Author: Chubar, O.V.
Paper Title Page
MOPPC052 Calculation of Synchrotron Radiation from High Intensity Electron Beam at eRHIC 247
  • Y.C. Jing, O.V. Chubar, V. Litvinenko
    BNL, Upton, Long Island, New York, USA
  The Electron-Relativistic Heavy Ion Collider (eRHIC) at Brookhaven National Lab adds an electron beam line to the existing RHIC and improves the luminosity by at least 2 orders of magnitude. It requires a high energy and high intensity electron beam. Thus the synchrotron radiation (SR) coming from the bending magnets and large quadrupoles could be penetrating the vacuum chamber and providing hazard to electronic devices and undesired background for detectors. In this paper, we calculate the SR spectral intensity and power density distributions on the chamber wall, suggest the wall thickness required to stop the SR, calculate heat load on the chamber, and estimate spectral characteristics of the residual and scattered background radiation outside the chamber.  
MOPPP088 Control of Nonlinear Dynamics by Active and Passive Methods for the NSLS-II Insertion Devices 759
  • J. Bengtsson, O.V. Chubar, C.A. Kitegi, T. Tanabe
    BNL, Upton, Long Island, New York, USA
  Funding: US DOE, Contract No. DE-AC02-98CH10886.
Nonlinear dynamics effects from insertion devices (IDs) are known to affect the electron beam quality of third generation synchrotron light sources. In particular, beam lifetime, dynamical aperture and injection efficiency. Methods to model the IDs' non-linear effects are known, e.g. by second-order (in the inverse electron energy) kick maps. Methods to compensate these effects are known as well, e.g. by first-order thin or thick magnetic kicks introduced by "magic fingers," "L-shims," or "current strips." However, due to physical or technological constraints, these corrections are typically only partial. Therefore, a precise model is required for a correct minimization of the residual nonlinear dynamics effects for the combined magnetic fields of the ID and compensating magnets. We outline a systematic approach for such predictions, based on 3D magnetic field and local trajectory calculation in the ID by the Radia code, and particle tracking by Tracy-3. The optimal geometry for the compensating magnets is determined from these simulations using a combination of linear algebra and genetic optimization.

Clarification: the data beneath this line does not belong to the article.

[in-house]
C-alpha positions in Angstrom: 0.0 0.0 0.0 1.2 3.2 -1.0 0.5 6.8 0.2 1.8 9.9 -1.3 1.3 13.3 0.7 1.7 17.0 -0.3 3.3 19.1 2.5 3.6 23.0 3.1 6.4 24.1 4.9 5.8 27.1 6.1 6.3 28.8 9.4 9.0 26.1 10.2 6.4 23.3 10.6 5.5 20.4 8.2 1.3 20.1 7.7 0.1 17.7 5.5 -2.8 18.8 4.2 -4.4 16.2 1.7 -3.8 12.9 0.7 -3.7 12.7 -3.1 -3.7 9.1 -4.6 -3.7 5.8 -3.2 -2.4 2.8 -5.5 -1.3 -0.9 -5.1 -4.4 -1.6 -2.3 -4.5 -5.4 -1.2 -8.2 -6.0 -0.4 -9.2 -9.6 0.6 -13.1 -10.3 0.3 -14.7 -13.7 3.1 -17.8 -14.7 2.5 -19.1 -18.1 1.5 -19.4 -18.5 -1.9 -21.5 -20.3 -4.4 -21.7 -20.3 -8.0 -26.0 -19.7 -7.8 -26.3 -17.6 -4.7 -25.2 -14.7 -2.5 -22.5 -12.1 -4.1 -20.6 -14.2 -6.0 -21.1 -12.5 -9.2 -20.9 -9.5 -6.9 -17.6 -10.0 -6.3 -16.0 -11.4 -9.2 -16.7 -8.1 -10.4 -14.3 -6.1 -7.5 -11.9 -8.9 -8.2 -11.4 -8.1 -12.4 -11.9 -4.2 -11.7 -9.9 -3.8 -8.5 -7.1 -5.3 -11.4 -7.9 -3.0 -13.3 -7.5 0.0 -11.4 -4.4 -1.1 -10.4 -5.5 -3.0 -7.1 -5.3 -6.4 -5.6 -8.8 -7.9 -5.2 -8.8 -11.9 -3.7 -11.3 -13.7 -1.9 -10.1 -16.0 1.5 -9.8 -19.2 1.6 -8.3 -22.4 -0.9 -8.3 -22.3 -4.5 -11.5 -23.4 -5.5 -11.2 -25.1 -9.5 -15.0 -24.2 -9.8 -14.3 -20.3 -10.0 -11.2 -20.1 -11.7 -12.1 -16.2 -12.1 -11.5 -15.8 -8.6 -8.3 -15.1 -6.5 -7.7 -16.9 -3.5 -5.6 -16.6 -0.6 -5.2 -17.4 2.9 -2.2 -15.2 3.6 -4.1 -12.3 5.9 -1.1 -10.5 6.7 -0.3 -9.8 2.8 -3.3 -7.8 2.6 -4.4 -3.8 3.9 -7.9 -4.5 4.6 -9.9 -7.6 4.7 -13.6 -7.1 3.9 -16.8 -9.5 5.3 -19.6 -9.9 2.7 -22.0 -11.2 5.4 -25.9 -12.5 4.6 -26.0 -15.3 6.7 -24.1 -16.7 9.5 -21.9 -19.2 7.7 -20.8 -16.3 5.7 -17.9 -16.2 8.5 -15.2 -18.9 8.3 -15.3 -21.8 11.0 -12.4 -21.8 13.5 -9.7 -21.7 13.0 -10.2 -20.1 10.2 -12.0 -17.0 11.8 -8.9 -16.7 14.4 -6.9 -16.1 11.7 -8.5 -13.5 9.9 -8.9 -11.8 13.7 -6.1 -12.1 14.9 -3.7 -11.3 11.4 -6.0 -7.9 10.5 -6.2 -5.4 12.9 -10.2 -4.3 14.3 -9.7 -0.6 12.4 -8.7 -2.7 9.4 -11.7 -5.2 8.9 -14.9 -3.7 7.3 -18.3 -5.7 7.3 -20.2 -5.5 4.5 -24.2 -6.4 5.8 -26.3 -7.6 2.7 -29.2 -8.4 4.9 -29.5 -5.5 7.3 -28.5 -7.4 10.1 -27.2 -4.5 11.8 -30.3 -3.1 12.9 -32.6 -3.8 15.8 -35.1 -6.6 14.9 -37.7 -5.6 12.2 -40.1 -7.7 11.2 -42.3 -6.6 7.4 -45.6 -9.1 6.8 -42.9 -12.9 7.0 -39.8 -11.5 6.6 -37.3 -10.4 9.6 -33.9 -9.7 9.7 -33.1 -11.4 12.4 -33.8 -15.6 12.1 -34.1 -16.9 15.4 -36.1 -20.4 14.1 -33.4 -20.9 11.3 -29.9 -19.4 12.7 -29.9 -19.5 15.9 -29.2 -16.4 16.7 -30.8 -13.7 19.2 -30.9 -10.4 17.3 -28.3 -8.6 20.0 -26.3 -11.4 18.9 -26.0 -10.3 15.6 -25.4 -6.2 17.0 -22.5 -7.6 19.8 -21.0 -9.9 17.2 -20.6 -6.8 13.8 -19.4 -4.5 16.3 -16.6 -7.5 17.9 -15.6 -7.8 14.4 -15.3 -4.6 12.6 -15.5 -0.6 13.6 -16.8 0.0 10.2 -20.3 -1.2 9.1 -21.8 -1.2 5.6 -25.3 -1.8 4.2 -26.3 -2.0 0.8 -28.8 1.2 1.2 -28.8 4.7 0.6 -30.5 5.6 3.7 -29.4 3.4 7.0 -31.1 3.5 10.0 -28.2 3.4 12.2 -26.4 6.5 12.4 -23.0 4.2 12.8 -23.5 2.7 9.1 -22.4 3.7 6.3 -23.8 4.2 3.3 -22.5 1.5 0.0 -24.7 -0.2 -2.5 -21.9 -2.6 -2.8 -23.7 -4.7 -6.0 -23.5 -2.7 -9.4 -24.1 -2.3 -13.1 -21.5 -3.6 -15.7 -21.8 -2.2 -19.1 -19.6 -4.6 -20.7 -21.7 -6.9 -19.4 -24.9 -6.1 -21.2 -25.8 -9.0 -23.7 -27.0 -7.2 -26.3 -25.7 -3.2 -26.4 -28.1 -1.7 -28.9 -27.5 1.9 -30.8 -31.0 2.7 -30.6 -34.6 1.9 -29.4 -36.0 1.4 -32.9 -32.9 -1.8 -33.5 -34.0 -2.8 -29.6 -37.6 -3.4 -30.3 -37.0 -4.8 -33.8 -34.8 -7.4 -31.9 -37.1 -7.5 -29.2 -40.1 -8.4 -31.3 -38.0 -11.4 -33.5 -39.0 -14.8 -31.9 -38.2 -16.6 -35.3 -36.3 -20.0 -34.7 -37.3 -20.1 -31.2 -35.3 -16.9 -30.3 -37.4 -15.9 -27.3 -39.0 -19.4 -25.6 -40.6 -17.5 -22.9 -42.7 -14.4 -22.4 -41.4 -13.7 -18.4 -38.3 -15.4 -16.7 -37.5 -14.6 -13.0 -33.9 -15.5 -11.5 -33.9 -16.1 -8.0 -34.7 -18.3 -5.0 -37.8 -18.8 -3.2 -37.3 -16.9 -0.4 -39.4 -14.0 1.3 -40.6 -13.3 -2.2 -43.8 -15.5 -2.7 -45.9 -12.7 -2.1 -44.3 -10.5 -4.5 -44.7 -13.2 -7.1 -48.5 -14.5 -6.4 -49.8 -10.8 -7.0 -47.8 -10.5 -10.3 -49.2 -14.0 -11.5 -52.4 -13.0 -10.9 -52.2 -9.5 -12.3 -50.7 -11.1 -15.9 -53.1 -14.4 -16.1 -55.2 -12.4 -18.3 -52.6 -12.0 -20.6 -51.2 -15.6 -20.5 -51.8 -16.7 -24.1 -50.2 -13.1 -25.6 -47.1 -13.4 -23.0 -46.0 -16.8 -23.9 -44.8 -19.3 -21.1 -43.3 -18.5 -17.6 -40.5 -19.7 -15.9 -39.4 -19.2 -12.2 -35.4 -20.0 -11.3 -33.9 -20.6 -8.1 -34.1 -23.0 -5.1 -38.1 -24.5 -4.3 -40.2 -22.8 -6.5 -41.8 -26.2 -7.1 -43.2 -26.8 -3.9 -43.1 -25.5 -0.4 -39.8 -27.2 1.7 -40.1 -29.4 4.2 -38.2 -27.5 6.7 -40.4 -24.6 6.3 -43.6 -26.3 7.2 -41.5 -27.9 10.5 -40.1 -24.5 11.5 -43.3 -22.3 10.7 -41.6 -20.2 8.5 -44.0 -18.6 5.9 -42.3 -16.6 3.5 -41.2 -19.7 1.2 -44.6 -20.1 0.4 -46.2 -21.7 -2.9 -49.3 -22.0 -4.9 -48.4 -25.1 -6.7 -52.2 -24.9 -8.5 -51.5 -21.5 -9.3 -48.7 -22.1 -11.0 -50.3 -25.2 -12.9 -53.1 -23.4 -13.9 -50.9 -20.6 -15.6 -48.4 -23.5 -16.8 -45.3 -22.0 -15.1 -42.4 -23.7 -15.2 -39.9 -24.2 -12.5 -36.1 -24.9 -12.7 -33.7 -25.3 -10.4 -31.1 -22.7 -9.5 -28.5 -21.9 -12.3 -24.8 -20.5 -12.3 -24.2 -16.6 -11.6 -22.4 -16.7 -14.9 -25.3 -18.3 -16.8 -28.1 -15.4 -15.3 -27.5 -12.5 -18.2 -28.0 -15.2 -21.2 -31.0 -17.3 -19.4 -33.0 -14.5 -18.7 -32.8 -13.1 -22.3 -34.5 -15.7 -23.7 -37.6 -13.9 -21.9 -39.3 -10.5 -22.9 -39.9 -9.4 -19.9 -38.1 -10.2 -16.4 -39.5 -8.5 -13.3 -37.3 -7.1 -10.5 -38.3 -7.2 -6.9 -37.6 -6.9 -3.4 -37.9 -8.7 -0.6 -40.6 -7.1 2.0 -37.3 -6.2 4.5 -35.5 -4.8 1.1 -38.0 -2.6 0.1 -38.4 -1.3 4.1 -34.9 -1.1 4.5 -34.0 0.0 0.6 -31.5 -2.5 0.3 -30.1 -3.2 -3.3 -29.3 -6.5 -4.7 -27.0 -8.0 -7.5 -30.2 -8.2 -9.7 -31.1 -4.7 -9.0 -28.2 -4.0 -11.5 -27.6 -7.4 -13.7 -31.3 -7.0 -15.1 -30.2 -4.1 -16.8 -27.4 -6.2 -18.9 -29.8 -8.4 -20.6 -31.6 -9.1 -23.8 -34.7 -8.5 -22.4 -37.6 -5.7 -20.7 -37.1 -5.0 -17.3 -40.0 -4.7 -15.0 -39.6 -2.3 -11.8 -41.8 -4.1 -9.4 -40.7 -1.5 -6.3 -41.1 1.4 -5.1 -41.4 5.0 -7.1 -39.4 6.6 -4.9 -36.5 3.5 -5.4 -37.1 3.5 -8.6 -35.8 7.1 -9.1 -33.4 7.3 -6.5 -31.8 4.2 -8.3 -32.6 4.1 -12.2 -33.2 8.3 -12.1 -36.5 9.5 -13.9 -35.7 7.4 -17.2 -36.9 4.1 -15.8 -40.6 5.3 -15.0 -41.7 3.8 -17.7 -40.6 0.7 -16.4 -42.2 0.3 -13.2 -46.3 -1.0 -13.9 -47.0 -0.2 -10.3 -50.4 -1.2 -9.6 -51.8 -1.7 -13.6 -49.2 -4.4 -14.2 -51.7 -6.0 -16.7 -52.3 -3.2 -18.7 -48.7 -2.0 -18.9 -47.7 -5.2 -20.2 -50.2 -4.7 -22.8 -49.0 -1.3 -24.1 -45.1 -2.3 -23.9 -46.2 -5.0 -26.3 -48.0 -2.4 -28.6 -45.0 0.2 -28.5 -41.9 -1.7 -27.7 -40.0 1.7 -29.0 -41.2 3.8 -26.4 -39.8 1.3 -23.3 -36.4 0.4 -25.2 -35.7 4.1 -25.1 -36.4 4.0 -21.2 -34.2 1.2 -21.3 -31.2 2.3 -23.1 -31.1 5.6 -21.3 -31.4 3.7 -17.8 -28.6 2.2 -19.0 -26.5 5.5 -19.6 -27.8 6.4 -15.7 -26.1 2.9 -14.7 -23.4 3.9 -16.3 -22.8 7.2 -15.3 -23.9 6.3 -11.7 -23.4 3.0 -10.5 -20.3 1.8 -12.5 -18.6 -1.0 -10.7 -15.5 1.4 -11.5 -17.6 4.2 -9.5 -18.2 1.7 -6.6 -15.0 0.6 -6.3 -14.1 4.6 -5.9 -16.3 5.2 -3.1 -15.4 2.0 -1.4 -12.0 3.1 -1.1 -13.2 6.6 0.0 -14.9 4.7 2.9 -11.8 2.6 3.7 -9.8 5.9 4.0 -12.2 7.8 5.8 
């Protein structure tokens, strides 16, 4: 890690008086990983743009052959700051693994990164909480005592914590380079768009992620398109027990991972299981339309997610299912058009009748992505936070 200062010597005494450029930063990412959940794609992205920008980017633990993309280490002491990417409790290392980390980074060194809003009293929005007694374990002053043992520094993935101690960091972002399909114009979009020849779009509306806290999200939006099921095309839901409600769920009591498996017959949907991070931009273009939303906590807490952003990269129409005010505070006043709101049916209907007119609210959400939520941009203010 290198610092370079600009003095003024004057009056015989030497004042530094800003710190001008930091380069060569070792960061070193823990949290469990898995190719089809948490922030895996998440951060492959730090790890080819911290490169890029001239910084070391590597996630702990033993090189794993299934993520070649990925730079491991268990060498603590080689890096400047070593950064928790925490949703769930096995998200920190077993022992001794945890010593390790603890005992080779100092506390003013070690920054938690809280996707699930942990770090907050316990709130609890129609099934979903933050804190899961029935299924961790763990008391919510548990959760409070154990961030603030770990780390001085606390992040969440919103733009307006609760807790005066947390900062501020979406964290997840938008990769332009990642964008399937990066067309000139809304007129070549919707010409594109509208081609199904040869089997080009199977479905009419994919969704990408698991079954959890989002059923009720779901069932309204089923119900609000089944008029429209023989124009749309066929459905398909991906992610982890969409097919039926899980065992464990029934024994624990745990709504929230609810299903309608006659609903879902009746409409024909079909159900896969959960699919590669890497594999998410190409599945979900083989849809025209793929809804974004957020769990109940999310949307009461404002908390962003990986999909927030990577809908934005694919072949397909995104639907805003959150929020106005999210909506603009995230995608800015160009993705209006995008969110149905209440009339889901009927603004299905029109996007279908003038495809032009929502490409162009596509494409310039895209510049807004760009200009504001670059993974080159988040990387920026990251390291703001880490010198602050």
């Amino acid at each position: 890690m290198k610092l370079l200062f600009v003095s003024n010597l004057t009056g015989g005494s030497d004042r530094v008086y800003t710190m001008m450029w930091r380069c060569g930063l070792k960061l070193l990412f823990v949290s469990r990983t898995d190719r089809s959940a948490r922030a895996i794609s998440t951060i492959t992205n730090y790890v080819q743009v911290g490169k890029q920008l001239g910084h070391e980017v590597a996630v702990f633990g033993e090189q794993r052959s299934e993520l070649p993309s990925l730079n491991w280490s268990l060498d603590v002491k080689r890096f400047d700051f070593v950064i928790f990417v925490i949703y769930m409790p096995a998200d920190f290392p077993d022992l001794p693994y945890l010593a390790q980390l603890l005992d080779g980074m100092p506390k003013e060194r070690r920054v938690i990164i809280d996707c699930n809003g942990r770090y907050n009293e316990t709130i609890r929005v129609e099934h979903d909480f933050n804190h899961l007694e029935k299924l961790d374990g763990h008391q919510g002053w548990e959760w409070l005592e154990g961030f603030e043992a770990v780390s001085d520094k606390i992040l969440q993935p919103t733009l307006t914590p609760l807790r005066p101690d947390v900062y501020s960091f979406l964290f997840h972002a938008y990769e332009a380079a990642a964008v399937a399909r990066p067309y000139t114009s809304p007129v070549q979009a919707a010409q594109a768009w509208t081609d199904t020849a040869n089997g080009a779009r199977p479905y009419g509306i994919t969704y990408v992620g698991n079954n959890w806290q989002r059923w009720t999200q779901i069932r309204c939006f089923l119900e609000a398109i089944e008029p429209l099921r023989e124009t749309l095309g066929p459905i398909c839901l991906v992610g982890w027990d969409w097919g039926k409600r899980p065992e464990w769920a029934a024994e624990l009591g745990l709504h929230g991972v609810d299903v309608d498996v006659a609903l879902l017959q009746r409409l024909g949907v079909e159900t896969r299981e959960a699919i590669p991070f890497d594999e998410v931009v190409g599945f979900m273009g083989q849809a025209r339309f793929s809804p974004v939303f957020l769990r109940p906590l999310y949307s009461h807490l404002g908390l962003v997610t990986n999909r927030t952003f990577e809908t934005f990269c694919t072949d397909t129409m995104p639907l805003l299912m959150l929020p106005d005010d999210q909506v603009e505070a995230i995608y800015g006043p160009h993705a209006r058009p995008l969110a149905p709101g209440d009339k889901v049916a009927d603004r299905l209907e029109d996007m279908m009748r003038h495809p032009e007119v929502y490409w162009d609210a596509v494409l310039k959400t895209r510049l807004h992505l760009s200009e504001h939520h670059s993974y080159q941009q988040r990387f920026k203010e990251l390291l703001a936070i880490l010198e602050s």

MOPPP089 Development of a PrFeB Cryogenic Undulator at NSLS-II 762
  • C.A. Kitegi, P. Cappadoro, O.V. Chubar, T.M. Corwin, H.C. Fernandes, D.A. Harder, P. He, G. Rakowsky, J. Rank, C. Rhein, T. Tanabe
    BNL, Upton, Long Island, New York, USA
  Recent cryogenic undulators use Praseodymium-Iron-Boron (PrFeB) magnets cooled down to 80K. The main drawn drawback of the PrFeB magnet grades developed so far are their relative low coercive field at ambient temperature, below 2 T which prevents PrFeB based cryogenic undulator from baking. Some precautions are required during the undulator assembling and shimming to ensure ultra high vacuum compatibility. However Hitachi Metal Industry (HMI) recently developed two different grades of PrFeB magnet with large coercive field but at the expense of the remanent field. The magnetization curves have been measured from 40 K up to 400 K to determine the field increase and to investigate the magnet withstanding to baking. An IVU prototype has also been baked. Magnetic measurements before and after baking are also presented.  
MOPPP090 Spectral Performance of Segmented Adaptive-Gap In-Vacuum Undulators for Storage Rings 765
  • O.V. Chubar, J. Bengtsson, A. Blednykh, C.A. Kitegi, G. Rakowsky, T. Tanabe
    BNL, Upton, Long Island, New York, USA
  • J.A. Clarke
    STFC/DL/ASTeC, Daresbury, Warrington, Cheshire, United Kingdom
  Funding: US DOE, Contract No. DE-AC02-98CH10886.
We propose an approach to the optimization of segmented in-vacuum undulators, in which different segments along an undulator may have different gaps and periods. This enables close matching between the gaps and the vertical "envelope" of electron beam motion in a storage ring straight section (carefully satisfying the associated vertical "stay clear" constraint) and, at the same time, precise tuning of all the segments to the same fundamental photon energy. Thanks to this, the vertical gaps in segments located closer to straight section center can be smaller than at extremities, and so the entire undulator structure can offer better magnetic performance, compared to the case of a standard undulator with constant gap (and period) over its length. We will present magnetic field, radiation flux, brightness and intensity calculation results for such segmented adaptive-gap in-vacuum undulators and demonstrate their gain in spectral performance over standard in-vacuum undulators, both for room-temperature and cryo-cooled realizations.
WEPPR098 Two Dimensional Impedance Analysis of Segmented IVU 3168
  • A. Blednykh, G. Bassi, J. Bengtsson, O.V. Chubar, C.A. Kitegi, T. Tanabe
    BNL, Upton, Long Island, New York, USA
  Funding: Work supported by DOE contract No: DE-AC02-98CH10886
Segmented Adaptive-Gap In-Vacuum Undulator (IVU) with variable magnetic gap along z-axis is considered as an alternative to the Constant Gap IVU (7mm gap) for the NSLS-II storage ring. The length of the Constant Gap IVU for a given minimum gap is limited by the beam stay clear aperture. With the new conceptual design of IVU the magnetic gap can be varied along z-axis and its minimum gap can be reduced down to 5.25mm in the center of the structure for the same stay clear aperture. Beam impedance becomes an important issue since the new design consists of several magnet gaps. Wakepotentials and impedances have been analyzed for a new type of IVU and the results compared with data for the reference geometry which is the Constant Gap IVU.